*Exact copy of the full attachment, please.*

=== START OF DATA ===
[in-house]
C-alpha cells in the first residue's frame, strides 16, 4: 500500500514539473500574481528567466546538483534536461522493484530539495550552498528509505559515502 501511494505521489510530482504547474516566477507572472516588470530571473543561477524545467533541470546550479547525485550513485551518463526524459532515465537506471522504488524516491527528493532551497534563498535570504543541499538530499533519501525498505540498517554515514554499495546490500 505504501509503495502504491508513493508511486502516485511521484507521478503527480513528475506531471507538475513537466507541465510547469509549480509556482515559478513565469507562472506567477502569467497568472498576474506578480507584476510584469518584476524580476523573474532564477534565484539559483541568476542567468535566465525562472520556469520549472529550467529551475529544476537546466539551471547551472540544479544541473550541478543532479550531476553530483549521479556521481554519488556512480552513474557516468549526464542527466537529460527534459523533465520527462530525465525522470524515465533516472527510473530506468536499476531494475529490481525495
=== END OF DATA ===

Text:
[in-house]
C-alpha cells in the first residue's frame, strides 16, 4: 500500500514539473500574481528567466546538483534536461522493484530539495550552498528509505559515502 501511494505521489510530482504547474516566477507572472516588470530571473543561477524545467533541470546550479547525485550513485551518463526524459532515465537506471522504488524516491527528493532551497534563498535570504543541499538530499533519501525498505540498517554515514554499495546490500 505504501509503495502504491508513493508511486502516485511521484507521478503527480513528475506531471507538475513537466507541465510547469509549480509556482515559478513565469507562472506567477502569467497568472498576474506578480507584476510584469518584476524580476523573474532564477534565484539559483541568476542567468535566465525562472520556469520549472529550467529551475529544476537546466539551471547551472540544479544541473550541478543532479550531476553530483549521479556521481554519488556512480552513474557516468549526464542527466537529460527534459523533465520527462530525465525522470524515465533516472527510473530506468536499476531494475529490481525495